The First Step Toward Fixing Bias In AI Systems
This article highlights the importance of addressing systemic factors contributing to bias in AI models and calls for proactive measures in optimizing fairness.
“Life” – she stopped here for dramatic effect and then spoke slowly – “is very unfair.”
I was wondering how an ordinary day at preschool brought my 4-year-old daughter to independently reach the conclusion I reached long ago. So I asked.
Sebastian was one of my daughter’s friends and – to the best of my knowledge – neither the victim nor perpetrator of a great injustice. So I asked her why.
My daughter went on to explain that they practiced writing their own names in preschool that day. Her name is Ori, which is not only three letters long, but also has an "O" and an "I," which are basically just a circle and a straight line. It’s really just the letter R you have to worry about.
Sebastian, on the other hand, has a much longer name. During lunchtime, with the help of the teacher, the kids figured out that his name is three times longer than Ori’s. This took a while to calculate since not all the kids could consistently count to nine yet.
They discussed potential solutions, like name changes or forbidding long names, but didn’t reach a conclusion. Lunch ended in a brooding mood.
This memory comes to me often around discussions on bias in AI. The problem is very real. Google Photos labeled black people as gorillas. Speech recognition can have a gender bias and an accent bias. Amazon scrapped an AI recruiting tool that showed bias against women. One organization reported that the software used to predict future criminals is biased against black people. The list goes on.
A deeper problem is that this discussion is often framed as bad data science or bad data management practices, or the problem is blamed on irresponsible data scientists. While calls for data scientists to learn more about ethics and civics are honorable (hey, everyone should do it), they ignore the fact that a trained model is a mathematical reflection of its training data. While there are things that a data science team should know -- this paper about fairness metrics and this paper about cognitive biases are great examples -- I don't think it's up to data scientists to “fix fairness” that the system they’re modeling doesn’t have. To put in simply:
Blaming an AI model because it learned bias is exactly like blaming your mirror because it makes you look fat.
The story about Amazon’s AI recruiting tool isn’t about an evil data science team that hates women. It’s about a model that learned not to invite women to interviews. This is a much bigger story that I believe suggests people (still) systematically hinder women’s employment chances. Similarly, finding out that a criminal defendant’s race is a big factor in their sentencing is much bigger than a story on AI proof of concept.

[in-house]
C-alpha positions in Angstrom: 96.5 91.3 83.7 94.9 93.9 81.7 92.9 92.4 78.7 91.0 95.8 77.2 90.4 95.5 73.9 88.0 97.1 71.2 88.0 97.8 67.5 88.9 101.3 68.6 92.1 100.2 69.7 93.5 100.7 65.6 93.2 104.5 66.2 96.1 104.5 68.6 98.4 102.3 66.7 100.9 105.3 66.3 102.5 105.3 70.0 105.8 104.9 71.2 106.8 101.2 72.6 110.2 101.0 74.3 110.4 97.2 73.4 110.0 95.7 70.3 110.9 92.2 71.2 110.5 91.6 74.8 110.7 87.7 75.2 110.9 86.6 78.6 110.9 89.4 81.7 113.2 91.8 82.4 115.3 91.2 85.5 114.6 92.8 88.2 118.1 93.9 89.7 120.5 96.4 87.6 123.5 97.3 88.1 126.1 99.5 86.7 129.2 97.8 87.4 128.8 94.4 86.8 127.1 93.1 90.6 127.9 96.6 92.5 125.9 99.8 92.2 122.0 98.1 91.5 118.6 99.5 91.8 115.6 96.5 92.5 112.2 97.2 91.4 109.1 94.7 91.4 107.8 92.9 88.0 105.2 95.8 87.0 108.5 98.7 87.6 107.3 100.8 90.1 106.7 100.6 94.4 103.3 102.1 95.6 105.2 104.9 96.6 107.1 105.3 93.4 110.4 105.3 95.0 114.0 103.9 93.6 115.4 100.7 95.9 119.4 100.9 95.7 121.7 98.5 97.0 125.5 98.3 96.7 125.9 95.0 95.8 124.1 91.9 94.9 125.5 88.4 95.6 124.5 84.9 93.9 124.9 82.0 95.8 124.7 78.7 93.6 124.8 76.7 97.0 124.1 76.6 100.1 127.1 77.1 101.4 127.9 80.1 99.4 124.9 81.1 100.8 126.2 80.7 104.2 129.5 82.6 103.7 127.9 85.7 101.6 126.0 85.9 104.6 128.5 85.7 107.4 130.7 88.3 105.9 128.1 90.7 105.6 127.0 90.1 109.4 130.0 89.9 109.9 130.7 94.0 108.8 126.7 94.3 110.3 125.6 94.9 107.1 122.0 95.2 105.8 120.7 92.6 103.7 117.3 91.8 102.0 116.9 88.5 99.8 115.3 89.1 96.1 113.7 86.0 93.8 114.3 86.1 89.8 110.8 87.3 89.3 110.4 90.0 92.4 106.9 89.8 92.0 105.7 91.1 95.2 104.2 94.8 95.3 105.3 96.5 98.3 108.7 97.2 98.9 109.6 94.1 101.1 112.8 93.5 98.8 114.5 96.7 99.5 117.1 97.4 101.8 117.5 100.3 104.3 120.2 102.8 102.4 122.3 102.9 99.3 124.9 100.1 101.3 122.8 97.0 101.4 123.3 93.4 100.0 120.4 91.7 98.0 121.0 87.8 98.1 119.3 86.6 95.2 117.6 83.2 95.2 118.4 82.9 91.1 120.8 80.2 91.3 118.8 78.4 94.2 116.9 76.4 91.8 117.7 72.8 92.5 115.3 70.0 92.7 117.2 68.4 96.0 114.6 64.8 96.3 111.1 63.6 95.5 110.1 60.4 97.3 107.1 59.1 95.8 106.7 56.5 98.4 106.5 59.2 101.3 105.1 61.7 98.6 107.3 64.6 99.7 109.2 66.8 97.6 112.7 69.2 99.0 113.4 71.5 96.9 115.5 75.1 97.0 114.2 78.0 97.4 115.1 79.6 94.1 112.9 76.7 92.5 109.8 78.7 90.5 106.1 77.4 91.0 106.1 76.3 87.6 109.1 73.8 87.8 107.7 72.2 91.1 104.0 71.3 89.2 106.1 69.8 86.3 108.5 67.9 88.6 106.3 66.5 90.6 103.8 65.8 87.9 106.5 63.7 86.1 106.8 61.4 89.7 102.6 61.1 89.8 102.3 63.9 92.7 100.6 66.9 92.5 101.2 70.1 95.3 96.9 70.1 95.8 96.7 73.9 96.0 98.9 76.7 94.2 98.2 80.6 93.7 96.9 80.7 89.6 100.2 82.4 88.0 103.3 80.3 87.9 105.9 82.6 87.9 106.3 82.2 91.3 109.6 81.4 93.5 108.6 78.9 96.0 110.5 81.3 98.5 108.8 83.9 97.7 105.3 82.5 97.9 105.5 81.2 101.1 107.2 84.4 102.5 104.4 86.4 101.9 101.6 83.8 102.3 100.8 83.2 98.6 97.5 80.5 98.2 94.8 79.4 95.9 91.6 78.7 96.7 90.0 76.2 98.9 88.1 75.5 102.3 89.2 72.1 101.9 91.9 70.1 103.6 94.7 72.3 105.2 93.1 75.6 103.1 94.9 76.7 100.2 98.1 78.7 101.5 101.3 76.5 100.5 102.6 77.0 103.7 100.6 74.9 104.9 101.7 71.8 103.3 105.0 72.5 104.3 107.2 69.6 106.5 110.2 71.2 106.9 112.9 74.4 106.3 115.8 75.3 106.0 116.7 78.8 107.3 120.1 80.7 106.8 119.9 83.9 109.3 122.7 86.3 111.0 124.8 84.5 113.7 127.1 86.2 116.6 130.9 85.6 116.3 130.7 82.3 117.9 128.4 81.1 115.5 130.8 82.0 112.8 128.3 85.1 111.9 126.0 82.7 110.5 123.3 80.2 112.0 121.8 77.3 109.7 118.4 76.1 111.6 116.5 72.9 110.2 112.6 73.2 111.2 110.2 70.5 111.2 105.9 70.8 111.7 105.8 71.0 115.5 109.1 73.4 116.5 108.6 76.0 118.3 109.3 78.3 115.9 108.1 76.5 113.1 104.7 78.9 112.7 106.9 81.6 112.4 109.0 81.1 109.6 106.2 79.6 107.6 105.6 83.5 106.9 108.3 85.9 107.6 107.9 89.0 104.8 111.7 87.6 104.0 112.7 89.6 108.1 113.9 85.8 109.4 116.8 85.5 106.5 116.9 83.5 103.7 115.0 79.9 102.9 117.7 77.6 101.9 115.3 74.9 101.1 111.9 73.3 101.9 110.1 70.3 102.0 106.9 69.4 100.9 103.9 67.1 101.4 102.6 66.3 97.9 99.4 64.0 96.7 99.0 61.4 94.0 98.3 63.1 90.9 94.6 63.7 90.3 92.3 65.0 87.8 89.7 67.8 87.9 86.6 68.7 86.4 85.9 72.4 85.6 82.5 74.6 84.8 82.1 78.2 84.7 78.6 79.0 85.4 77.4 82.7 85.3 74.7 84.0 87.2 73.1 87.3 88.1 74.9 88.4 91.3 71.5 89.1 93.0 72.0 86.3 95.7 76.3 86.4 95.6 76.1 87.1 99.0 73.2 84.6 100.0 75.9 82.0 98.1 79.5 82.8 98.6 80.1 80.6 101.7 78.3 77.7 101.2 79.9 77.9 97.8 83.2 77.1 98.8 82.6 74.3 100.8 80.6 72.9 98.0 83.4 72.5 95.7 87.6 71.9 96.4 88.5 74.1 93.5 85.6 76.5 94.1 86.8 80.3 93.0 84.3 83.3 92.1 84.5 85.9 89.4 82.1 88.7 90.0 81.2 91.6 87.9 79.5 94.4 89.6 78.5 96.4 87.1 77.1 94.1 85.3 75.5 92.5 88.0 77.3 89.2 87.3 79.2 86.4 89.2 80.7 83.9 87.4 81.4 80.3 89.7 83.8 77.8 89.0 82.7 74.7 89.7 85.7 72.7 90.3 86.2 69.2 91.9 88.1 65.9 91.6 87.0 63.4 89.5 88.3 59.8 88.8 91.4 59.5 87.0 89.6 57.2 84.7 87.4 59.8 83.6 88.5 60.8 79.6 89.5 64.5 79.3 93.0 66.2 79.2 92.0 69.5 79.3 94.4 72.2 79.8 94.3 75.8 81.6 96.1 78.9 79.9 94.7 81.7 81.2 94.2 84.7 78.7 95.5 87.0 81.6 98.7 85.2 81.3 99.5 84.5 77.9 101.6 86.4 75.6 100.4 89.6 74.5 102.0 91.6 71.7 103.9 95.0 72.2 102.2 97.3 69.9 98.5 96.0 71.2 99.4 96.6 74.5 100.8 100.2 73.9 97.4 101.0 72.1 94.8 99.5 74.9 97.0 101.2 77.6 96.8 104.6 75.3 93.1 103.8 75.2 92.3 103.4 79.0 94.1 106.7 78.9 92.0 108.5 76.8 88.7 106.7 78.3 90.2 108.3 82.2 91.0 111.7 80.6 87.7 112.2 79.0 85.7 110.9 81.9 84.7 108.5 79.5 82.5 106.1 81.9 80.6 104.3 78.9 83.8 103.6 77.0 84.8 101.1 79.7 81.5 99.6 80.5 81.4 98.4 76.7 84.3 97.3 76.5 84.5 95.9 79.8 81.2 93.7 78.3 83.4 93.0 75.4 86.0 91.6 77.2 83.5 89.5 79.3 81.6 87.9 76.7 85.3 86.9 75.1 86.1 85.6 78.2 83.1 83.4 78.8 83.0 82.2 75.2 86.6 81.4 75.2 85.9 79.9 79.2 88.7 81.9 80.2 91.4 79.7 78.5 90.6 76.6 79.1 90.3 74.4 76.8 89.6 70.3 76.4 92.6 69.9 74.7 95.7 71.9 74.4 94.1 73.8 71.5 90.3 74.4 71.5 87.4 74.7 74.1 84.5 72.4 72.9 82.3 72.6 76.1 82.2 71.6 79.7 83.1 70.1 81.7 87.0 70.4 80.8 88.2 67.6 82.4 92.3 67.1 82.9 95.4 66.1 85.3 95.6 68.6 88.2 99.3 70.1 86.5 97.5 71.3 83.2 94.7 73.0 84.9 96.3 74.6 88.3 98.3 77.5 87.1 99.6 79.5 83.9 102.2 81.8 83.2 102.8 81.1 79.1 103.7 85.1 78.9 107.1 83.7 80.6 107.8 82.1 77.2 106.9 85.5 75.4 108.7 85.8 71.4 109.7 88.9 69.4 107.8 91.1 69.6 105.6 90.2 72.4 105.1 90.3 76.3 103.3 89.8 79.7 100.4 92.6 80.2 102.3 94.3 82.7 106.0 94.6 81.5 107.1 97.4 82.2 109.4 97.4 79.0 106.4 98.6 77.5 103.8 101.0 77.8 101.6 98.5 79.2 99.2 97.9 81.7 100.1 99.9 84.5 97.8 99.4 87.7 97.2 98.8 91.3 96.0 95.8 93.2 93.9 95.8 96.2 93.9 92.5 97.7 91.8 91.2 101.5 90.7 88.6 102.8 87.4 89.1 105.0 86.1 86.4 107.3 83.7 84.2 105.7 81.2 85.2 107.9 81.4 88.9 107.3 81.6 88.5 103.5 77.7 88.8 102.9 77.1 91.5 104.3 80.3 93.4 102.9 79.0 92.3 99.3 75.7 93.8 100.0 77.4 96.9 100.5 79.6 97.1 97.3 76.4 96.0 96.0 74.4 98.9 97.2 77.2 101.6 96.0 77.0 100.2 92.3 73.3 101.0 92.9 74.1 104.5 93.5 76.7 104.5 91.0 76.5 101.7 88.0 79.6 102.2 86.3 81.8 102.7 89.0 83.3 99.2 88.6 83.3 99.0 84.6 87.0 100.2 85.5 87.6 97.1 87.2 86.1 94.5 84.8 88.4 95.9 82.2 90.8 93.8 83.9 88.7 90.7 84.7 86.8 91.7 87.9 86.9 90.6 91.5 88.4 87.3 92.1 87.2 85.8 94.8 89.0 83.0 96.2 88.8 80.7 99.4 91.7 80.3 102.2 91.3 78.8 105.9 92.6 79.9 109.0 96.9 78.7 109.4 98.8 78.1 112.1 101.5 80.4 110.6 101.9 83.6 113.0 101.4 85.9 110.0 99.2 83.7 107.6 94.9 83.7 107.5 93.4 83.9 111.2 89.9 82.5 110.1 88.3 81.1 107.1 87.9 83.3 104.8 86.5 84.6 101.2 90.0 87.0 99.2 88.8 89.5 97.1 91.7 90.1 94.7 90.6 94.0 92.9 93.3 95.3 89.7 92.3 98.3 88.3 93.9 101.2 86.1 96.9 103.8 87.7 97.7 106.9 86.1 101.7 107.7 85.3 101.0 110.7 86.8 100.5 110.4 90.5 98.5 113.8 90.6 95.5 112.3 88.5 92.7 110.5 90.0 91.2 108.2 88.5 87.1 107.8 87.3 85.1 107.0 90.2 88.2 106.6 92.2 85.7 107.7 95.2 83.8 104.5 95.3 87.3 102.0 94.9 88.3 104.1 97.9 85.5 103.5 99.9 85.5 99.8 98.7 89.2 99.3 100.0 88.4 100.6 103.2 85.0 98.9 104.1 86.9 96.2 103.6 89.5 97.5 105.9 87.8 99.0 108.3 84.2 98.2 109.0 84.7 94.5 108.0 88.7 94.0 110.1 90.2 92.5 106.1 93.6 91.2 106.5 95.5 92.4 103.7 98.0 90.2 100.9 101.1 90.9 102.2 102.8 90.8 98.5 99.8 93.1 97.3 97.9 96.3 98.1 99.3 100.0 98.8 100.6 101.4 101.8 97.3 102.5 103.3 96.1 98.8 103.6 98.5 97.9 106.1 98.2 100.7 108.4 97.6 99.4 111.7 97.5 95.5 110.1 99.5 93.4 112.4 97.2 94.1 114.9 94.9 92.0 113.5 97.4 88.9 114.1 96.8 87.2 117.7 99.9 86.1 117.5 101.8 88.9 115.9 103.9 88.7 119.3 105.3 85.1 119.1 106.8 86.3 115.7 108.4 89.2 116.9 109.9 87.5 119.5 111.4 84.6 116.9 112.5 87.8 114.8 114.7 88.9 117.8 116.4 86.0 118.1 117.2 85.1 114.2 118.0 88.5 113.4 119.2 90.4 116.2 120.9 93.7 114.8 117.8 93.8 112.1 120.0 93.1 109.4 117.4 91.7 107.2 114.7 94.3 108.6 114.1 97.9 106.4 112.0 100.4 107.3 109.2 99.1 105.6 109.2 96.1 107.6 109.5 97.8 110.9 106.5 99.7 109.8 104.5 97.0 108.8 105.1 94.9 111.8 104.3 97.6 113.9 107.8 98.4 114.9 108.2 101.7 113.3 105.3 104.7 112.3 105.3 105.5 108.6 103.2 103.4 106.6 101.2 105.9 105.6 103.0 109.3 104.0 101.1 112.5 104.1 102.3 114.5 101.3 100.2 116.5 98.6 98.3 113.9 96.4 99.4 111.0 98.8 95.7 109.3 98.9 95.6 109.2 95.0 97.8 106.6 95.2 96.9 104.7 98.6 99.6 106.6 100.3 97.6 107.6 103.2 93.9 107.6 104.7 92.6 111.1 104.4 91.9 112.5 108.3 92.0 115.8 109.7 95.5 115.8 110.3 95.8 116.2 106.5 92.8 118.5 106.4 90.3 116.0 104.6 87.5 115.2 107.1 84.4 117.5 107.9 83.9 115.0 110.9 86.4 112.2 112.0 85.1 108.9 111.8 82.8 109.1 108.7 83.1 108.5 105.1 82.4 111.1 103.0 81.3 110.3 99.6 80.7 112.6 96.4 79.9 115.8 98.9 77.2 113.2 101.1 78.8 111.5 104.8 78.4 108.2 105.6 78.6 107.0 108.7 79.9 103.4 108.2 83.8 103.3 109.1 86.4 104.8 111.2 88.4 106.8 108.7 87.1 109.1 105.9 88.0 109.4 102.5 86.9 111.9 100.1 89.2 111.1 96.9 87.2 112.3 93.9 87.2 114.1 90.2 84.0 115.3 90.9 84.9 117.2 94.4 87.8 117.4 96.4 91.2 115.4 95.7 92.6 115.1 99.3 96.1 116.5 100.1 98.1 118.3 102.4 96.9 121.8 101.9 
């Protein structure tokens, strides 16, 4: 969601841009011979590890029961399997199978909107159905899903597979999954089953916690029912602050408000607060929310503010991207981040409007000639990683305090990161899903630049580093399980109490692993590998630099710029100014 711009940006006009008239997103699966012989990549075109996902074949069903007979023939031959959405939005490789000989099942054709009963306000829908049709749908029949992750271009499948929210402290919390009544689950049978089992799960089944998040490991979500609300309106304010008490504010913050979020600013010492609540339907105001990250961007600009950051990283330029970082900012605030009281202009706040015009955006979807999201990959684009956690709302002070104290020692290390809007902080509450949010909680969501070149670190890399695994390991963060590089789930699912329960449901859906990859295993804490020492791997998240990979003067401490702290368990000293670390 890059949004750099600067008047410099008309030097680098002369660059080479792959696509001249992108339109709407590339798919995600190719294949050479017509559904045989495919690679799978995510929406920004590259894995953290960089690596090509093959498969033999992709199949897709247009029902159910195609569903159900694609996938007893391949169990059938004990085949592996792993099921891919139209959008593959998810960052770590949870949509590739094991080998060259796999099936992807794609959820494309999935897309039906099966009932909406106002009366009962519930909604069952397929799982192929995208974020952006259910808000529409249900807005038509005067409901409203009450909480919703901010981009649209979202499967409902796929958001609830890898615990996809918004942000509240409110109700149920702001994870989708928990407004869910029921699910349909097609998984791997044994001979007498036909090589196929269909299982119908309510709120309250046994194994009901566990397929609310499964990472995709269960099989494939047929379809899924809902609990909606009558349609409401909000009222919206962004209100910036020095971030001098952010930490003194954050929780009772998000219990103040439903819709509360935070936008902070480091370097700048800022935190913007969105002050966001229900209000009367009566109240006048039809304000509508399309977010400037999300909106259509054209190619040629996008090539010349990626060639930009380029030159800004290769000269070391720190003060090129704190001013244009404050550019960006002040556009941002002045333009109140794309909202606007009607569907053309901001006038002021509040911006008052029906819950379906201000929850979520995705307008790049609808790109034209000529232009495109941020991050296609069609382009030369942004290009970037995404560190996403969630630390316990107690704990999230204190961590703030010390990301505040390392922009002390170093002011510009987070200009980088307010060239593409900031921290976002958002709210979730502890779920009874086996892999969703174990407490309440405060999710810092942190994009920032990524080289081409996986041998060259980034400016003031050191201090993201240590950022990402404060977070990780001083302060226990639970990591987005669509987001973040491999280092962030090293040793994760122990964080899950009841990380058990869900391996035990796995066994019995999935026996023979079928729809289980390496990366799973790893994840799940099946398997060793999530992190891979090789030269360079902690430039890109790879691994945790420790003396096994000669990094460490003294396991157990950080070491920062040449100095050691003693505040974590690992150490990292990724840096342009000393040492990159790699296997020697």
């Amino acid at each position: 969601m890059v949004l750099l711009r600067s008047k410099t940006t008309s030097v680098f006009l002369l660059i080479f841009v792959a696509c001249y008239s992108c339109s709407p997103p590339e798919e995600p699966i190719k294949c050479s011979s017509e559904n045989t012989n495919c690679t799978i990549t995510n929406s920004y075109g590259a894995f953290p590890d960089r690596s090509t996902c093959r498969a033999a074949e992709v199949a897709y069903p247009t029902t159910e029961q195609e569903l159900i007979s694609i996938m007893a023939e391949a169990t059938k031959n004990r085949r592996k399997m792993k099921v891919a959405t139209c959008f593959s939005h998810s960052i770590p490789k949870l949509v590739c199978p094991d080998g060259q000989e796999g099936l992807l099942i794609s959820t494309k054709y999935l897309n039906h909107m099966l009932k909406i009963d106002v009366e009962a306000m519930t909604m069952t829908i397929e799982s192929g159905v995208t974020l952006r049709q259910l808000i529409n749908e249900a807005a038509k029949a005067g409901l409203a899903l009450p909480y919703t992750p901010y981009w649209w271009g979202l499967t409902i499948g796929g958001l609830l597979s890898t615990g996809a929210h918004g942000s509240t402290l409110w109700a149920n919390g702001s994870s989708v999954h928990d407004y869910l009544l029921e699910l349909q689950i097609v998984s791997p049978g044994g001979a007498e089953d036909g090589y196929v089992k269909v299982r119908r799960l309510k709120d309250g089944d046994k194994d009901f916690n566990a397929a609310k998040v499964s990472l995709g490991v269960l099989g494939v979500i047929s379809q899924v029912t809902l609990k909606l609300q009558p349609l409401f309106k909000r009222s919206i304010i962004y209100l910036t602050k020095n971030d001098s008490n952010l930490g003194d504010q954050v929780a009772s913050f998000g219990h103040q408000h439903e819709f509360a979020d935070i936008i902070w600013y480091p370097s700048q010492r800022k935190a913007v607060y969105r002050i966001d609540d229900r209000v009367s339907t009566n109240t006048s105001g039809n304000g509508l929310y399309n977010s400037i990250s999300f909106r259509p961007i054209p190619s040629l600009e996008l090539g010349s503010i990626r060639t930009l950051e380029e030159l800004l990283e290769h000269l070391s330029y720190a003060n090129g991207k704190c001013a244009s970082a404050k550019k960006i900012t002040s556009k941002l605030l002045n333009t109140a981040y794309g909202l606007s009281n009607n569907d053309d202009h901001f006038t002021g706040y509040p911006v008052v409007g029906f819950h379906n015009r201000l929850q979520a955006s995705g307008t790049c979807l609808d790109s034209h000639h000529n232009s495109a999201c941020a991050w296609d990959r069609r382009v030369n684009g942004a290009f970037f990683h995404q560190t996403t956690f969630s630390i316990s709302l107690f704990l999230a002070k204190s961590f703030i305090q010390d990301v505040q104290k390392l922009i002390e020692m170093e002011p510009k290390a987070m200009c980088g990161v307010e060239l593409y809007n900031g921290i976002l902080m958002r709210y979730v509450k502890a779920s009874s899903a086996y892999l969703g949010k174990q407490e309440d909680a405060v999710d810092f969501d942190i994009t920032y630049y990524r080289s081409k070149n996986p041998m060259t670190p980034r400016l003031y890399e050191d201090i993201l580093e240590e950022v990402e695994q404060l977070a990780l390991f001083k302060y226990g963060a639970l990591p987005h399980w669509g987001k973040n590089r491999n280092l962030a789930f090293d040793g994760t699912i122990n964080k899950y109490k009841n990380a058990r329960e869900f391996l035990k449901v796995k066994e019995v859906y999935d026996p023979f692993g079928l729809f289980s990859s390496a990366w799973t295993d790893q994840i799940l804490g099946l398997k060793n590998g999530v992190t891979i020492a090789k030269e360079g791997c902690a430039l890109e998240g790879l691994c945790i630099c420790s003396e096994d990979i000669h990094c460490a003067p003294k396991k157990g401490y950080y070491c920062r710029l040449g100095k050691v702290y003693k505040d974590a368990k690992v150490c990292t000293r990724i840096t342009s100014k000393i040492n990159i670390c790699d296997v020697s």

Step one: Accept what the mirror shows you. If you train a model to optimize the likelihood that candidates sent to interviews will pass them, and the model learns to avoid sending women for interviews, then it’s a good idea to reflect on the culture, processes and systems you’ve put in place to make it so.
You can’t change the model to solve this. Changing your mirror to make you look thin won’t work.
What you can do is tell your data science team what to optimize. For example, for your resume selection AI, you can optimize the likelihood that selected candidates will pass their interviews. You can optimize for selecting candidates that will have superstar performance reviews in their first year. You can also optimize for the fastest time to fill each open position -- under the condition that the same proportion of men and women will pass their interviews, or under the condition that the same number of men and women will.
What you cannot do is ask your data science team to optimize for one goal and then ask them why they don't also achieve other goals. Good data scientists know how to optimize for specific results really well -- including fairness. The work usually involves additional data collection, resampling and evaluation of training sets, and training predictive models to optimize for the right metrics. But data scientists should not make the product management decision of what to optimize -- just like a construction worker shouldn’t deviate from the architect’s plan even if they believe it would make the building more welcoming.
Don’t wait for an “AI fairness platform” to solve it for you. Just decide what you’re building. AI can be your opportunity to change that culture: By telling your data science team to optimize different metrics than your current processes, you can change deep-rooted biases at scale.
For example, we can train a model to proactively send more female resumes to interviews because they may be less likely to get hired due to inherent biases in the interview process (via BBC). We can train a model to parole more drug addicts if we take partial responsibility for the environment that made them criminals to begin with. We can train models to raise credit scores for racial minority groups, to begin correcting how many believe access to credit has perpetuated racial injustice to date.
This requires you, as a business leader, to clearly communicate priorities. Hiring more women can be as important as hiring quickly. Giving addicts a second chance can take priority over minimizing crime. Fair access to credit can come before minimizing default rates. These are the hard choices -- and the real cost -- of getting rid of bias. It sure was easier when we treated it as a bug in the AI code, but it’s time to put that thinking behind us.
Until that happens, we’re a lot like a group of 4-year-olds at lunch. Our hearts are in the right place, but many of us can’t even measure the issue, so we may overestimate how hard it is to fix the tactical problem at hand and underestimate how difficult it will be to handle its root cause.